interpret raw news."
Terpin insists that the media is also his top priority. He says current
advancements like e-newsletters and targeted press release technology,
which keeps PR messages from cluttering journalists' desks, will
continue to help the wire service trade reach its primary target.
"What will make news wires successful going forward is there are a small
number of aggregators journalists know they can contact to get the
information they need," says Terpin. "If everyone sends out their own
releases, it gets like the heyday of fax, and there's overload."
Meanwhile, in the rest of the world, PR Newswire and Business Wire have
spotted potential for greater use of their services and are building up
their global infrastructures. The industry is building out, anticipating
demand, betting Reg FD-like laws will be passed around the world,
beginning in Western Europe.
Earlier this year, Business Wire opened an office in London - its first
full-service office outside the US. The company sees Germany as its next
logical step. PR Newswire had less than 12 people in Europe two years
ago. Now it has more than 200 employees in the region, and Armon says
financial regulations - and the newswire money - will begin to flow
first in England.
"Later this year, every stock on the London Stock Exchange will be
issued through a commercial service like ours," says Armon. "The
Financial Services Authority is driving this, and we've been undergoing
an infrastructure build-out to have editors, security and other things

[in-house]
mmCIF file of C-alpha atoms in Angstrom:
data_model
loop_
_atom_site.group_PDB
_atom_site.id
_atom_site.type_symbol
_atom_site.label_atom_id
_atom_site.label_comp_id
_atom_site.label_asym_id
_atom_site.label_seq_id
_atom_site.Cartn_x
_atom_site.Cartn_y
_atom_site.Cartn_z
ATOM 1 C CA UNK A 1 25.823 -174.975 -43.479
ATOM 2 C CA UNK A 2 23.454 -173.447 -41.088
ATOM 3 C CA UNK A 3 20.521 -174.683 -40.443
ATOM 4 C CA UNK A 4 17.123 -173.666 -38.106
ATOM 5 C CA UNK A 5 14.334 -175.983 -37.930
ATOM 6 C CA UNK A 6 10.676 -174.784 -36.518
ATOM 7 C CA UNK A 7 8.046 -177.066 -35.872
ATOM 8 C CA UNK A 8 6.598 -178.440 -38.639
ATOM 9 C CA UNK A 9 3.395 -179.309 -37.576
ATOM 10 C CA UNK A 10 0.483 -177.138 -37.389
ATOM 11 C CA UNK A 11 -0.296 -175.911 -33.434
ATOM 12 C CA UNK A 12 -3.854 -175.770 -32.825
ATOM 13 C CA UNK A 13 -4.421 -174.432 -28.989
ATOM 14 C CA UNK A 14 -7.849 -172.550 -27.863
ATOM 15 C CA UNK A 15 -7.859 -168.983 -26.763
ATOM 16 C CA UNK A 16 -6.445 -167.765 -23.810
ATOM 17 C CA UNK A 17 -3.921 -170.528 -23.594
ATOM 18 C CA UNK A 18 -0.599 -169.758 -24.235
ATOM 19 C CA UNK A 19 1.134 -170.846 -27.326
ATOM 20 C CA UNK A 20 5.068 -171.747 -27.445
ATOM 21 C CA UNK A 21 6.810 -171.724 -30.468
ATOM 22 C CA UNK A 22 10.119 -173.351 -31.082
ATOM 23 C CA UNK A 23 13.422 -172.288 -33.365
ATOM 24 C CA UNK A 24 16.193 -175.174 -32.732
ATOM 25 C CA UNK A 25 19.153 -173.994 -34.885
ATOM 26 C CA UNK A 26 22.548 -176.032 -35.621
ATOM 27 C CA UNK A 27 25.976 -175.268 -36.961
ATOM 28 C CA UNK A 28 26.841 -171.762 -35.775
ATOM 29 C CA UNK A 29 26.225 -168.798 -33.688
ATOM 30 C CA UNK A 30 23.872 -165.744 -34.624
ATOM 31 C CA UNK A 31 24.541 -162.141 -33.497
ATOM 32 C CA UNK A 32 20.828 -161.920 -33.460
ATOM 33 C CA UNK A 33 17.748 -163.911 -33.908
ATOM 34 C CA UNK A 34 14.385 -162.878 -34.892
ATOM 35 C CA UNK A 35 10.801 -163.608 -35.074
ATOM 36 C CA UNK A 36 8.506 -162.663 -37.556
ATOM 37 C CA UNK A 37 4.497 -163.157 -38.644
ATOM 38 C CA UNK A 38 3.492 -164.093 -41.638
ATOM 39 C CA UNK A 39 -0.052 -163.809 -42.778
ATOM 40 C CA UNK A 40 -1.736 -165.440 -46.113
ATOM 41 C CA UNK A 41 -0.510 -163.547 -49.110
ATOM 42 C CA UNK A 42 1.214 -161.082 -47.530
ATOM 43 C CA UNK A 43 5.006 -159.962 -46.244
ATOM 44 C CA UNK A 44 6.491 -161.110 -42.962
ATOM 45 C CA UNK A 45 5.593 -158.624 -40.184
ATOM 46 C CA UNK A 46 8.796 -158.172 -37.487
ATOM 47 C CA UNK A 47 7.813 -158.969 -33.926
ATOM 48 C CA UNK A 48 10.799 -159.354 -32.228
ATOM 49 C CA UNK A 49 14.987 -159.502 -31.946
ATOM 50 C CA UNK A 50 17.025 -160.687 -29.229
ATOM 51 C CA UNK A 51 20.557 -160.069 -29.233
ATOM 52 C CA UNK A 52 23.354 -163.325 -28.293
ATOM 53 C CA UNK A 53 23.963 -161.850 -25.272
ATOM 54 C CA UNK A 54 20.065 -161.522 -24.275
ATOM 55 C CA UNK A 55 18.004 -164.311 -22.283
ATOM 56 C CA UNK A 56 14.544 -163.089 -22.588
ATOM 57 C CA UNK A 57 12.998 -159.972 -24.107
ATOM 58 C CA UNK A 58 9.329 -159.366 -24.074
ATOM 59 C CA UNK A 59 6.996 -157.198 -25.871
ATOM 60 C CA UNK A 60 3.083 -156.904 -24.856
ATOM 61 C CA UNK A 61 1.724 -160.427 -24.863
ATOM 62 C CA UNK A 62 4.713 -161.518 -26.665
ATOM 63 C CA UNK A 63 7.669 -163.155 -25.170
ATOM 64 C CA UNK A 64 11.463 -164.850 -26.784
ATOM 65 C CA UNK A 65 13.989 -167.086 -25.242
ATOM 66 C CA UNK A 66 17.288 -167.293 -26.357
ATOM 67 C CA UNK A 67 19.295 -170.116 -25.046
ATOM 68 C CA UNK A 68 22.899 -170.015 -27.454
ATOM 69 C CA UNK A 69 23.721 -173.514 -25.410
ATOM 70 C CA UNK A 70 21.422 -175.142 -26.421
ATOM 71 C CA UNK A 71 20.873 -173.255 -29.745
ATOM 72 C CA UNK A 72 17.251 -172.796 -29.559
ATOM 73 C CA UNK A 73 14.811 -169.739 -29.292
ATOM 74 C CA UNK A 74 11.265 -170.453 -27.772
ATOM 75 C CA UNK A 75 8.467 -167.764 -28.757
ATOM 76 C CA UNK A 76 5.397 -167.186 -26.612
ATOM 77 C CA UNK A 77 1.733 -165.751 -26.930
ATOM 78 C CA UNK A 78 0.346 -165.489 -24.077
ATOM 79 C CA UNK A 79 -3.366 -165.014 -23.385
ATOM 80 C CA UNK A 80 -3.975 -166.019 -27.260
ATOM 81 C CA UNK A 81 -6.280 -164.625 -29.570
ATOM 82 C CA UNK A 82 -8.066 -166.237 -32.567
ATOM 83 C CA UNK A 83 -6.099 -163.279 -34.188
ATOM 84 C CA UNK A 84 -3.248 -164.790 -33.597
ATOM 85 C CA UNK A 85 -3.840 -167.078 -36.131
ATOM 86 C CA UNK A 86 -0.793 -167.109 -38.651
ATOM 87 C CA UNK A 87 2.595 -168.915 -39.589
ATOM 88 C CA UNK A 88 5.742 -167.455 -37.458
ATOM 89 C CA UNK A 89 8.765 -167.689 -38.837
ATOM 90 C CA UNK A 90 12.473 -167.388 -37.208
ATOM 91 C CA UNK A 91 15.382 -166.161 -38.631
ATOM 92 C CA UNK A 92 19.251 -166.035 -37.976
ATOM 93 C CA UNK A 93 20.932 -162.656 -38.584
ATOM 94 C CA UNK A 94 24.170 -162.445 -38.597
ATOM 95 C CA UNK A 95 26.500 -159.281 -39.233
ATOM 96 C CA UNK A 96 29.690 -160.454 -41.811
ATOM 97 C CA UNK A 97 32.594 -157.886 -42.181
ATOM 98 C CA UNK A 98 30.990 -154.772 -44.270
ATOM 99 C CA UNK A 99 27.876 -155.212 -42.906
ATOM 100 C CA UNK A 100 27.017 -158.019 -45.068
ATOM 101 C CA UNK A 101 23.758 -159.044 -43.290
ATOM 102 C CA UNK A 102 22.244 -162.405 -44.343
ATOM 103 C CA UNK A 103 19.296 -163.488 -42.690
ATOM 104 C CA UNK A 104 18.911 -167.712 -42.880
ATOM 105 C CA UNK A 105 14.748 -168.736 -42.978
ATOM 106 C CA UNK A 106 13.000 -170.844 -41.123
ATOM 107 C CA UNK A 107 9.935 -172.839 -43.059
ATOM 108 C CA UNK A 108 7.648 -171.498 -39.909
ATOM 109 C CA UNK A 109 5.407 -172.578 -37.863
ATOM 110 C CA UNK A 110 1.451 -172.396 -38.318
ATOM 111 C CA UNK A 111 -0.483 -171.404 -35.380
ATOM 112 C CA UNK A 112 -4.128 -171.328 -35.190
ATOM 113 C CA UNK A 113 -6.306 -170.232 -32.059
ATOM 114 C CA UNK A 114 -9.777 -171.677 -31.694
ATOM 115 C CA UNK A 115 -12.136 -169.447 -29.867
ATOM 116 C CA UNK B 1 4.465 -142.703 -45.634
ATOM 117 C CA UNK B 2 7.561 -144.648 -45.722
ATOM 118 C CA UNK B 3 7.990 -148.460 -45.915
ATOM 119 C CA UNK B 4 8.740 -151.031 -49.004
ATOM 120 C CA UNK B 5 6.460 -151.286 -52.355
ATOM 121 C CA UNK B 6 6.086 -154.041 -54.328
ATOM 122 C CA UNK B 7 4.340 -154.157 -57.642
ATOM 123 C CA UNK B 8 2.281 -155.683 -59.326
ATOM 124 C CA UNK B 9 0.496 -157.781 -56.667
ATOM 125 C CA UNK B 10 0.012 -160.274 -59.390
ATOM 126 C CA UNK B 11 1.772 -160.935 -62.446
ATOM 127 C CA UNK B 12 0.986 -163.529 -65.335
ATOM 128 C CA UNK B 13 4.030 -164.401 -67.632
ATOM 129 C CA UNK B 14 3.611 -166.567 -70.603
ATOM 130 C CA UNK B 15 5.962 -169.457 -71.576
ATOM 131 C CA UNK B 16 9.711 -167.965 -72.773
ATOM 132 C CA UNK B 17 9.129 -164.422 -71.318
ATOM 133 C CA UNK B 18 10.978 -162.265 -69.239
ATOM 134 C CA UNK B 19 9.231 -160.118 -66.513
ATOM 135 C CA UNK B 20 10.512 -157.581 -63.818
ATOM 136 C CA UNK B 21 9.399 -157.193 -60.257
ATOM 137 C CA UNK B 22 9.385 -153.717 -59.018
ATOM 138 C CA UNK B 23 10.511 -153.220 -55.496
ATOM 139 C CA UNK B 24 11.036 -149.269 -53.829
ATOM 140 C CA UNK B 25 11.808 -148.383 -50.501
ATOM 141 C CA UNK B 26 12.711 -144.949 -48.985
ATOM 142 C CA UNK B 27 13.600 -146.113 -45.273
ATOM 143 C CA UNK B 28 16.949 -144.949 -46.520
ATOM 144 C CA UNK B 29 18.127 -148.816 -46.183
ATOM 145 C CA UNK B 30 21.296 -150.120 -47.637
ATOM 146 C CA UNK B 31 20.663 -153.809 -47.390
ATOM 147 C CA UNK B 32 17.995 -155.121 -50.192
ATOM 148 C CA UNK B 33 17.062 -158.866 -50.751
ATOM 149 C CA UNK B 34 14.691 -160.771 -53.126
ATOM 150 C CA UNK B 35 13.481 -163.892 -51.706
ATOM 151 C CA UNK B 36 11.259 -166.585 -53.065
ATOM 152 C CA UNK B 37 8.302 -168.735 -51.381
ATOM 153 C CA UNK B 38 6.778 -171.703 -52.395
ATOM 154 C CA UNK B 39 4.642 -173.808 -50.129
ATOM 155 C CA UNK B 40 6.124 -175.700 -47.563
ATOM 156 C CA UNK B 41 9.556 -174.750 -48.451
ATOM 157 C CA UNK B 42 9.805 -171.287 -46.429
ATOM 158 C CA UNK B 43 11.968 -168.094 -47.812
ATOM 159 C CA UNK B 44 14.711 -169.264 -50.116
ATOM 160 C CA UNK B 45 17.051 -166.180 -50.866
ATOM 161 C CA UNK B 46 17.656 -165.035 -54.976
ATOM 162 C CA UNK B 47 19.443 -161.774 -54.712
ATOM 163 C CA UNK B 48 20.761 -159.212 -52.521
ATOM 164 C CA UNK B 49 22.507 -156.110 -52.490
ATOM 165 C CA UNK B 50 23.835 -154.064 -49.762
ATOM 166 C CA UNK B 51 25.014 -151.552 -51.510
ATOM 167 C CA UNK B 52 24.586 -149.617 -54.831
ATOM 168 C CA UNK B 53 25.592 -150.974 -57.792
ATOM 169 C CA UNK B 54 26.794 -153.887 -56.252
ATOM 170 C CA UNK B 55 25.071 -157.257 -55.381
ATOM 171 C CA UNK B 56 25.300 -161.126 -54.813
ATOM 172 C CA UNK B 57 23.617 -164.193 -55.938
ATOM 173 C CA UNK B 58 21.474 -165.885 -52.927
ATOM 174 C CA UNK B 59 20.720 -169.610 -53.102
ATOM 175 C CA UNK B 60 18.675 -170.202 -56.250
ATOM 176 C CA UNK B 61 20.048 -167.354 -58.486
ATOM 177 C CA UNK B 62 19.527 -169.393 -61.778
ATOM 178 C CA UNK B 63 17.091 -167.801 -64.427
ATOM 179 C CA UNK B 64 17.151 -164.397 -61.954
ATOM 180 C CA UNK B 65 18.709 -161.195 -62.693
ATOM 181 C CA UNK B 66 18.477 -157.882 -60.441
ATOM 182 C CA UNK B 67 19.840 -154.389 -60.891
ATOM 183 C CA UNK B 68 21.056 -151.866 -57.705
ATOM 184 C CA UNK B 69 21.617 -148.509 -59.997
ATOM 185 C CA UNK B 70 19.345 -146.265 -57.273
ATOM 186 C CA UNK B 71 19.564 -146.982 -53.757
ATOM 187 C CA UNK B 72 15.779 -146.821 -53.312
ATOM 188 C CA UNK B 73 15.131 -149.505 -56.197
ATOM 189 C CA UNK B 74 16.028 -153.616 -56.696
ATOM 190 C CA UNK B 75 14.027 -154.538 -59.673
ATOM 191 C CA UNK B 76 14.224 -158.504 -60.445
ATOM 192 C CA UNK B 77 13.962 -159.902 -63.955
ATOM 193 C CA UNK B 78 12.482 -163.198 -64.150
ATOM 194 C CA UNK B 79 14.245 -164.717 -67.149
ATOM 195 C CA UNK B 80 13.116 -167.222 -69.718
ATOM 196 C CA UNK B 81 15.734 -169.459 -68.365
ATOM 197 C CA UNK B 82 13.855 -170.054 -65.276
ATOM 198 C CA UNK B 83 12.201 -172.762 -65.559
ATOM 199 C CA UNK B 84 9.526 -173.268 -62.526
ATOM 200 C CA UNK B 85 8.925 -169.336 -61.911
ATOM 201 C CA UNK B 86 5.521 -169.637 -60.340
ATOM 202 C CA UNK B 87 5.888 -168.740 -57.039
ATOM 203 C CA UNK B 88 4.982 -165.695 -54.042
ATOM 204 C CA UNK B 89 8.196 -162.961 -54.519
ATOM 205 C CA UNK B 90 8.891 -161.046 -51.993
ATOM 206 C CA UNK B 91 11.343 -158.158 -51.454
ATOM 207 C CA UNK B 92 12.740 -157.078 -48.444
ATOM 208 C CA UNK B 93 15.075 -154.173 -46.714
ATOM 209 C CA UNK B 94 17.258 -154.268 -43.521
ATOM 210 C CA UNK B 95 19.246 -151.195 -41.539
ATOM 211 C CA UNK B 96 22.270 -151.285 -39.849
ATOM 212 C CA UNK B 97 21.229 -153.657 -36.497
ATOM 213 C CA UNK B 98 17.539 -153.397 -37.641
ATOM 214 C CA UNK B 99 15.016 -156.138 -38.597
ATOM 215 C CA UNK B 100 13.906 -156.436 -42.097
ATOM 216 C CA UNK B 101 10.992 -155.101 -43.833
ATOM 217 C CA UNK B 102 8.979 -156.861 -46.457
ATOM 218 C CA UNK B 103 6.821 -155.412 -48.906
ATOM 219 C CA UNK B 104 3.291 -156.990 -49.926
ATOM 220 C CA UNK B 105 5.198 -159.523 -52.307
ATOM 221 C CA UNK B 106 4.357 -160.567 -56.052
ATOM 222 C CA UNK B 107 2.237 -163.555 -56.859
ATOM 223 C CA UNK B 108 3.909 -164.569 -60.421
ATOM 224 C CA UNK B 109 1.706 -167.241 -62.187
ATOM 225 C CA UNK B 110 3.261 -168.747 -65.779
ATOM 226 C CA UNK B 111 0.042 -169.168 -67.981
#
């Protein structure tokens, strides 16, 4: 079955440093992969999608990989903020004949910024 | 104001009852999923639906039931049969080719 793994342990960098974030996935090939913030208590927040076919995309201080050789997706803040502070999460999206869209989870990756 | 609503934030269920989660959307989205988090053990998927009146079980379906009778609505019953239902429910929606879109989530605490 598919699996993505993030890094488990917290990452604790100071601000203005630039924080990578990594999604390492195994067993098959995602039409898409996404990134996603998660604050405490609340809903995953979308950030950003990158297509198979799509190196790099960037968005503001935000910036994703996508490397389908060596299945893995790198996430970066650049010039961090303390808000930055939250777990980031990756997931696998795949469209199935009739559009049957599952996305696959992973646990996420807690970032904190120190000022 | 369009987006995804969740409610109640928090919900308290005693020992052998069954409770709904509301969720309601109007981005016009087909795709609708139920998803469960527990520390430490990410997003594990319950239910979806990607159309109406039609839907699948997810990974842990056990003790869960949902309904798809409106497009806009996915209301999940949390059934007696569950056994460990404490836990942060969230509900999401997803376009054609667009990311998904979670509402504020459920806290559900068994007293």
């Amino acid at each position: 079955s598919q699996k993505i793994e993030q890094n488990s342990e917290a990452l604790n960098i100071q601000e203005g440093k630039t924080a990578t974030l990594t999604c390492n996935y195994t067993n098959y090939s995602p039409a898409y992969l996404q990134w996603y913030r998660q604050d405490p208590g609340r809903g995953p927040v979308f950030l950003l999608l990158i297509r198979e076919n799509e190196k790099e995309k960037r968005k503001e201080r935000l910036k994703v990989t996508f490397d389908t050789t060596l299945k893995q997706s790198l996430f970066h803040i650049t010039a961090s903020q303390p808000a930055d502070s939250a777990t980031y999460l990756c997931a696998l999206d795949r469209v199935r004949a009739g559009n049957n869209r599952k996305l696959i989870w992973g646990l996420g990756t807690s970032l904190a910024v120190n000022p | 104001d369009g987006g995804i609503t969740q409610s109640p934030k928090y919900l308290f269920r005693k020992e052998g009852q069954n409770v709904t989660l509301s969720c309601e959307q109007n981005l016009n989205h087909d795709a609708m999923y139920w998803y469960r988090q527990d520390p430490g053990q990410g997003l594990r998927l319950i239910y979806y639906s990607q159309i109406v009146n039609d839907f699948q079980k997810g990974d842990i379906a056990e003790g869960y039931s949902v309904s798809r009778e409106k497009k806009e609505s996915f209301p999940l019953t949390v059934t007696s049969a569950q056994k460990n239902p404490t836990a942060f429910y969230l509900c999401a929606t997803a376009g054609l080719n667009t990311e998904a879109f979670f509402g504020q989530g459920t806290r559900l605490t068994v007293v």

there in time."
At Business Wire, international distribution comprises 15% of the
company's revenues, and Tamraz says the company is willing to invest in
global branding. "There's international business to be had," she says.
"Countries are looking to the US and Canadian models for distribution.
They want US exposure, and they want to promote themselves within
Europe. We're willing to spend what is necessary to be able to work in
Headquarters: New York
Affiliations: Americas, Europe, UK, Africa, the Middle East, Asia and
International offices: 11
Headquarters: San Francisco
Affiliations: Americas, Europe, UK, Netherlands, Asia, the Middle East
International offices: Five
US NEWSWIRE, DIVISION OF MEDIALINK WORLDWIDE
Headquarters: Washington, DC
Affiliations: Americas, UK and Germany
International offices: Three
Headquarters: Los Angeles
Affiliations: Bloomberg, Dow Jones, Yahoo!, Associated Press, Reuters,
CBS Market Watch, Lexis-Nexis
International offices: US only